Mumbai: The voting pattern at Tata Consultancy Services Ltd’s extraordinary general meeting (EGM) on Tuesday shows Tata Sons by virtue of having a lion’s share of 73% in India’s largest IT services company managed to remove Cyrus Mistry as TCS director. But in order to ensure the percentage of votes that are cast against the resolution are lesser at the forthcoming EGMs, it may have to toil harder.

Here is why.

The numbers are clearly stacked in favour of Tata Sons—of the 86.71% who voted, 93.11% backed the resolution and voted for his ouster.

However, what is interesting is the stance taken by non-promoter shareholders—about 43% of institutional investor votes and 78% of retail investor votes were against the resolution.

While the minority shareholders’ vote couldn’t skew the numbers in favour of Mistry, it sends out a message that Tata Sons needs to work harder to ensure a win in the forthcoming meetings, said Shriram Subramanian, founder and managing director at InGovern Research.

“Almost 6% of the voting capital voted against the resolution and there’s a possibility that this percentage may go up. Tatas need to take it seriously as it’s not a small number as these are large institutional investors," he said. Subramanian’s firm recommended shareholders to vote against the proposal.

As on 6 December, the cut-off date, TCS had 64,884 shareholders. In the remaining six big listed firms Tata Sons’ stake is less than 30%, making the way institutional shareholders vote, very critical.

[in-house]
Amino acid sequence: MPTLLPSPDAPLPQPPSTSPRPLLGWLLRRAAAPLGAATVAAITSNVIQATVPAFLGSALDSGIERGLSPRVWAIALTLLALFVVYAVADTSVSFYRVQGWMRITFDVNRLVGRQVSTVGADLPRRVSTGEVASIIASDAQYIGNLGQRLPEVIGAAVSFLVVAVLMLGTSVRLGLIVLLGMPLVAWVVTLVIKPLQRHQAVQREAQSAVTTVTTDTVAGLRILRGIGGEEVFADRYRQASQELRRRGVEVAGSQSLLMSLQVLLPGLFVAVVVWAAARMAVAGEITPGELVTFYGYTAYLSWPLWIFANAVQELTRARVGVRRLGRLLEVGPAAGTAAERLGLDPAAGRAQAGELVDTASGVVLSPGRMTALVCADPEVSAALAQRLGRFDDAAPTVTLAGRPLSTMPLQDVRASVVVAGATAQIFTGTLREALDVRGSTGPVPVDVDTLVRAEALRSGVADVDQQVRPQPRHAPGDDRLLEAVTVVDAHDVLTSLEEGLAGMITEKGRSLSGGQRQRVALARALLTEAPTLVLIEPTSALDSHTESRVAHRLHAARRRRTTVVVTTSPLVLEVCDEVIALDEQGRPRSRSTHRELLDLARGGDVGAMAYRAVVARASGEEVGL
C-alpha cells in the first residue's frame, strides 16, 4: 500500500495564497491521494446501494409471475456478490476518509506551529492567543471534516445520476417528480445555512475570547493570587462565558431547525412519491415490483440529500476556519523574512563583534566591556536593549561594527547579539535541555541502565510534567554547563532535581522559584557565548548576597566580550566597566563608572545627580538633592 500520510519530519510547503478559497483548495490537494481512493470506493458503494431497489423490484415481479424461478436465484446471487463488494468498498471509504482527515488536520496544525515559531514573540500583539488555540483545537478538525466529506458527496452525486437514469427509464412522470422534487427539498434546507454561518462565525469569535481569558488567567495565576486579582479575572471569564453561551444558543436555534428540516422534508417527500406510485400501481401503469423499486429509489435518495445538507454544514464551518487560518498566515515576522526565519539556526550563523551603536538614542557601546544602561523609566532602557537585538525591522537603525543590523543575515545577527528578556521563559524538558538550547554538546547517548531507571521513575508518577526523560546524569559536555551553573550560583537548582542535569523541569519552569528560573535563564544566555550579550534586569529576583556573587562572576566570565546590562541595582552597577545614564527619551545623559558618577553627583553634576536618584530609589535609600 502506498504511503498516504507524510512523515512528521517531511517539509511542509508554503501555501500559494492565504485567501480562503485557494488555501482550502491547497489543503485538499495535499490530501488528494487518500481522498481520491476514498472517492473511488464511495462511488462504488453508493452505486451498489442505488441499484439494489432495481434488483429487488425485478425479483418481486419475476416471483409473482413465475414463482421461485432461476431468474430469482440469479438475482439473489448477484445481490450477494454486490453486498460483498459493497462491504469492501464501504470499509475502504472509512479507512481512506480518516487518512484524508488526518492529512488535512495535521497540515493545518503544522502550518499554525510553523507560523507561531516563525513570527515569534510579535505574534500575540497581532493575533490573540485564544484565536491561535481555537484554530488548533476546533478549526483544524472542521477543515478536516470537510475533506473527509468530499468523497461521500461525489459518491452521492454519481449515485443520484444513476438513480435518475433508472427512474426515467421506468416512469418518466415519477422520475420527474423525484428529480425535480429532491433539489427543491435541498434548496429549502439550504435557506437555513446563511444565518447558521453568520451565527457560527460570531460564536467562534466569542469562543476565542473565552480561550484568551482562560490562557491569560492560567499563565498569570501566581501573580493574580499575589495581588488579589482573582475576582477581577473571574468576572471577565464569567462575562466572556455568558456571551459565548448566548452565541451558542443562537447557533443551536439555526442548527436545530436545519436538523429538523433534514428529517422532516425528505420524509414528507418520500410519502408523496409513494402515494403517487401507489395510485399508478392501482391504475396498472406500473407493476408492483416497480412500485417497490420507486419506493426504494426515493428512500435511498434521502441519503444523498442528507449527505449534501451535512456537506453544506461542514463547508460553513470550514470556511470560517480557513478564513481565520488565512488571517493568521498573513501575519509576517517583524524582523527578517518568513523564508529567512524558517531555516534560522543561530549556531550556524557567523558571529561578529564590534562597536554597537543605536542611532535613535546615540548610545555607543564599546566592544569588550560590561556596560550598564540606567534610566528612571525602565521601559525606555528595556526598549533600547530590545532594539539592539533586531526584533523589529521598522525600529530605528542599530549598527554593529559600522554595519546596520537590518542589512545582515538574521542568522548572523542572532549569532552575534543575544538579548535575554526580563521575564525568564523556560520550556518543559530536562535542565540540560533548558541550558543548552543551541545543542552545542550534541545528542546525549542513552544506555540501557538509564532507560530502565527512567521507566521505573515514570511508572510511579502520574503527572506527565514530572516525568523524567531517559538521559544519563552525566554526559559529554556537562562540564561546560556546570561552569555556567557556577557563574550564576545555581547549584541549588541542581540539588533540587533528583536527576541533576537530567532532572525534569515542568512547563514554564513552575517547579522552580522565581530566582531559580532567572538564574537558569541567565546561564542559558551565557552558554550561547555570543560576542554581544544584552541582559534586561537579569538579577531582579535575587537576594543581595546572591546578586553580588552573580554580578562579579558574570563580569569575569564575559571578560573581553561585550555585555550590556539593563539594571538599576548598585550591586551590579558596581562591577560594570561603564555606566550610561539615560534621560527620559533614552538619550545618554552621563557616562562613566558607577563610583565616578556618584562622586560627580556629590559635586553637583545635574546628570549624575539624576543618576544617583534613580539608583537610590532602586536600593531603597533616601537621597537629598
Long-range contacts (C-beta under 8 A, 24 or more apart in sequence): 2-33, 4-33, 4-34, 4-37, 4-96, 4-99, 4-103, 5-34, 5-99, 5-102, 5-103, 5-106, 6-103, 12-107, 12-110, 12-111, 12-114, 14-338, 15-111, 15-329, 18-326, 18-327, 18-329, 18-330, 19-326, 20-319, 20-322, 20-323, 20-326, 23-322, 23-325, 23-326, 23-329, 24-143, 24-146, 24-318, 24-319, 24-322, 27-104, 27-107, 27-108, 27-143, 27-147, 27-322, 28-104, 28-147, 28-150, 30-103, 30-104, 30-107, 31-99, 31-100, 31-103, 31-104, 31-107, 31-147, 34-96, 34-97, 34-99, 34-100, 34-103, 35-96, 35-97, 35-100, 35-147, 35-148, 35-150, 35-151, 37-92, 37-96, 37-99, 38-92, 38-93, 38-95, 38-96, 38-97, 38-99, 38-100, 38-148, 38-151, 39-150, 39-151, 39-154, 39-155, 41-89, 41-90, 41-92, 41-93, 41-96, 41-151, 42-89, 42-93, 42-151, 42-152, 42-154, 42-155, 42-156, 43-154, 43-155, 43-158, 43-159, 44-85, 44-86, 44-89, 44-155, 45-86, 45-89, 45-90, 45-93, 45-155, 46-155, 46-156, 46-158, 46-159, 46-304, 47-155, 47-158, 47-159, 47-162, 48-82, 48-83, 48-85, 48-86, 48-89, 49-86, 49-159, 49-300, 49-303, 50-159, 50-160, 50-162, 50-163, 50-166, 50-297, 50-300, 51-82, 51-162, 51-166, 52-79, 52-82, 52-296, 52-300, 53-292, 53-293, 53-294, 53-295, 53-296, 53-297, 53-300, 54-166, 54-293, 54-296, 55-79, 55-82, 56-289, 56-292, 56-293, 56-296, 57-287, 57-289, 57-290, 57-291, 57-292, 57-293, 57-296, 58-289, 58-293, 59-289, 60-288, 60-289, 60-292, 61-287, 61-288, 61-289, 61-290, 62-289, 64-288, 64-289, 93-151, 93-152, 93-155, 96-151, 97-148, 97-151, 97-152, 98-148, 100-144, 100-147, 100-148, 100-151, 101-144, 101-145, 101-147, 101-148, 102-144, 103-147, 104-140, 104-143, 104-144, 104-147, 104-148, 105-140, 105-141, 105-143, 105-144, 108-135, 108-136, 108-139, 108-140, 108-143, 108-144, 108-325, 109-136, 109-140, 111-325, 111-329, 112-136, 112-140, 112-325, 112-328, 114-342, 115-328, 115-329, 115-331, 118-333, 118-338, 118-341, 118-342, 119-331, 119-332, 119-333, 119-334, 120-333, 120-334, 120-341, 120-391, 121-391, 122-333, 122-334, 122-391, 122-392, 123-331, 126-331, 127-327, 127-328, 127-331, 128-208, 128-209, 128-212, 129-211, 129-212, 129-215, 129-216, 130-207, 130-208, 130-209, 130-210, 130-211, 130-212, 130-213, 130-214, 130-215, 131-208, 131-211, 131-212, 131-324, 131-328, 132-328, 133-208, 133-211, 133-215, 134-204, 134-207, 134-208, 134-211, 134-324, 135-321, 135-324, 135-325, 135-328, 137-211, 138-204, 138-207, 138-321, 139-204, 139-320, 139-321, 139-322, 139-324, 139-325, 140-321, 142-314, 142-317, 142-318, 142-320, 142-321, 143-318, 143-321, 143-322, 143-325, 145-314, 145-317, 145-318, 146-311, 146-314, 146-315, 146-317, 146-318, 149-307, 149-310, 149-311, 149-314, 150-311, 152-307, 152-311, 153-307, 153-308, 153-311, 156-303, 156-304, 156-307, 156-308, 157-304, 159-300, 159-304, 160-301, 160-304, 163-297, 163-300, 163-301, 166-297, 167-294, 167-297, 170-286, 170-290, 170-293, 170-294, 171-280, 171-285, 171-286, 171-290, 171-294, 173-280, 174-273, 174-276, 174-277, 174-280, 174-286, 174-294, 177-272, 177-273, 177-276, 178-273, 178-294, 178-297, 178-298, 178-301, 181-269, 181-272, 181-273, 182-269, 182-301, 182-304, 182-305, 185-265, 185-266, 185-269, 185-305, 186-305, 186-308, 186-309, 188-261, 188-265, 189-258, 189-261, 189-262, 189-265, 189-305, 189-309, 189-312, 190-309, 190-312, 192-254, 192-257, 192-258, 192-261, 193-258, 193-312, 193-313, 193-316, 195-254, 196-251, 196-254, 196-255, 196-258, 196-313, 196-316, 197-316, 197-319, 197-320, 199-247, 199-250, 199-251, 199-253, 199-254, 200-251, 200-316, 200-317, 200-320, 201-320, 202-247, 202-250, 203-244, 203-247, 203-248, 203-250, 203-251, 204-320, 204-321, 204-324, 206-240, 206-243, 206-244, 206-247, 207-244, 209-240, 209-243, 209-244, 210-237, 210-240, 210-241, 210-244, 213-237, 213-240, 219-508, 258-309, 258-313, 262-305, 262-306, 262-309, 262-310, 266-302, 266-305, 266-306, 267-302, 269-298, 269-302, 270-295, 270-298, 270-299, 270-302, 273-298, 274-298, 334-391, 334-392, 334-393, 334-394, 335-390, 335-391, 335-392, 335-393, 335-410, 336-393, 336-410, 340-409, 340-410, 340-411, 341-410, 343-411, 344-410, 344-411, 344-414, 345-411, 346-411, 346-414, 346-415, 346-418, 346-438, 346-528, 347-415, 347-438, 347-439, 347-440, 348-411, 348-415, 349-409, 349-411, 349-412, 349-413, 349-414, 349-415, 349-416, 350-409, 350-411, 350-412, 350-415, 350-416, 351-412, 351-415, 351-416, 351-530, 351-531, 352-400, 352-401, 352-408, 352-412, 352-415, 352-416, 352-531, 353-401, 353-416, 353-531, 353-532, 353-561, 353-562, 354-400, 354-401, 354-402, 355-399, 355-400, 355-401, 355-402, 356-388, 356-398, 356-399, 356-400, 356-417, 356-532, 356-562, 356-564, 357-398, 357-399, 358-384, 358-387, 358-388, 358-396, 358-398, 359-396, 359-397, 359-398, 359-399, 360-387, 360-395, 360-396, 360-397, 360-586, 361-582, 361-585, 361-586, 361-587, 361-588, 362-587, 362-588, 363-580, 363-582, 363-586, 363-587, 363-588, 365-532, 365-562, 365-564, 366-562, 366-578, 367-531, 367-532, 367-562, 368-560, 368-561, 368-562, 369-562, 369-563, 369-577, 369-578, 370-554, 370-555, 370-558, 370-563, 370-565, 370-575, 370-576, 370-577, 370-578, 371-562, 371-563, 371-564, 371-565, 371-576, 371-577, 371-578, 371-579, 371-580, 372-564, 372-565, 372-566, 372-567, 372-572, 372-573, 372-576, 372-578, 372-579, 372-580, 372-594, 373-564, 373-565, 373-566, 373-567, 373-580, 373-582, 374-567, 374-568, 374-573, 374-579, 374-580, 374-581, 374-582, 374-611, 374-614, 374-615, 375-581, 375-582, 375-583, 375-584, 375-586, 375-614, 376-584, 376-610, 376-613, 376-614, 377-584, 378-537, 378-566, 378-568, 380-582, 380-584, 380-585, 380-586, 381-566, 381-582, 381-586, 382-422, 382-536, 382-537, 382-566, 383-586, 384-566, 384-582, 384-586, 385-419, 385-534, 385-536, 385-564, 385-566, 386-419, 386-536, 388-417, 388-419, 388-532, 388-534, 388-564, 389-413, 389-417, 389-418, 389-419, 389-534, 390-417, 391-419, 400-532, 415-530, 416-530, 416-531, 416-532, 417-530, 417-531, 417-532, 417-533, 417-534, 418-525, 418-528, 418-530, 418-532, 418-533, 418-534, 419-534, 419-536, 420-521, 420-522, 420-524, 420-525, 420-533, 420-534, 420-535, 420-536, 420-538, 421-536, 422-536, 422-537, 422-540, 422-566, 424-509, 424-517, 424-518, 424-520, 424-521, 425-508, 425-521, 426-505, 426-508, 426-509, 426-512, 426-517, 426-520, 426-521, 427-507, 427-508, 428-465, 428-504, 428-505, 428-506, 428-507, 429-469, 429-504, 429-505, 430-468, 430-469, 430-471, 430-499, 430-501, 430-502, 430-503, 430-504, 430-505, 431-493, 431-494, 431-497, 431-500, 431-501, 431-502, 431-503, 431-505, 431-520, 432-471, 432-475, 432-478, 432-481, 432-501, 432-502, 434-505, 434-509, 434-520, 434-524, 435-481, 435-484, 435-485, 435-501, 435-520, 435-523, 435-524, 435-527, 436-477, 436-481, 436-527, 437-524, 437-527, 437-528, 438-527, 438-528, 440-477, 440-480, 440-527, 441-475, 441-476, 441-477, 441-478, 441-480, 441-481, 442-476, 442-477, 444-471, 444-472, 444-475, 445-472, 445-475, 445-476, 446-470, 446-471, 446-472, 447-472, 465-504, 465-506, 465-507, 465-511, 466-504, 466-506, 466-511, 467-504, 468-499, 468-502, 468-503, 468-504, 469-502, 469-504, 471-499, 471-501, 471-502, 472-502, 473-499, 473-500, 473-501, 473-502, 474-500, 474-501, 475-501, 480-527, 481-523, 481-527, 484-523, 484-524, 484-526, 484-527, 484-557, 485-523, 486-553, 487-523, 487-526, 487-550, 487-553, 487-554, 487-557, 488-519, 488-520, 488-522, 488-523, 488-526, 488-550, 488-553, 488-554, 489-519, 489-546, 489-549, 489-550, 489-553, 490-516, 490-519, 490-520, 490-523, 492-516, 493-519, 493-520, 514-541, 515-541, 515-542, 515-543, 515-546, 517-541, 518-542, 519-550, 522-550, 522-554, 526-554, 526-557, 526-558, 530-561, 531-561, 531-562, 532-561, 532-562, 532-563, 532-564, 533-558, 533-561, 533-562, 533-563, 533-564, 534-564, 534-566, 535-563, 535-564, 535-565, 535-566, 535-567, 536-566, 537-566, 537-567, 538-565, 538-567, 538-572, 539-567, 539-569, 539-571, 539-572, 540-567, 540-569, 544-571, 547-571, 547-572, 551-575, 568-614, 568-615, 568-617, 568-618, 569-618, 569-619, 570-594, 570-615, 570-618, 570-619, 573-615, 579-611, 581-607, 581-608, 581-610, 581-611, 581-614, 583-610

To be sure, the challenge ahead is not lost on Tata Sons.

In a bid to have an edge at the forthcoming EGM, the holding company on Tuesday increased its stake in Tata Motors Ltd to 28.71% from 26.98% earlier. It bought 50 million shares of its flagship company, in a bulk deal for Rs2,430.65 crore, National Stock Exchange (NSE) data showed. It bought shares at Rs486.13 each—a 7% premium to Monday’s closing price of Rs454.4.

From here on, from global investors’ perspective, the company’s performance is going to be monitored closely as there’s not enough information about what exactly transpired and why Mistry’s ouster is beneficial to shareholders said Suken Bhandari, Principal Advisor at ISS Corporate Solutions, a corporate governance and remuneration consultancy. ISS had recommended shareholders to vote against the resolution. “Going ahead, if there are indications of excessive consolidation of control, it will be monitored very closely, as too much control is not good corporate governance in light of the lack of transparency with what has transpired."

Also read: Tata-Mistry spat: Courts ready for prolonged legal battle

ISS recommended the minority shareholders as neither Tata Sons Ltd as the proponent nor the TCS board provided the shareholders with “compelling reasons". The minority shareholders, it added, are more concerned about Mistry’s impact at the company level rather than at the group level.

After Tata Sons removed Mistry as its chairman on 24 October, it expected him to step down from the boards of listed firms. Mistry refused to do so and the holding firm has been forced to call shareholder meetings to eject him.

A statement from Mistry’s office on Tuesday night termed TCS voting pattern a “big moral victory for Cyrus and governance".

Also read: Cyrus Mistry-Ratan Tata spat: A look at how the events unfolded

Almost 20% of shareholders of TCS that accounts for more than 70% of non-promoter shareholders supported Cyrus by voting against the resolution or abstained (expressing their disapproval of the promoter actions), Mistry’s office said in the statement.

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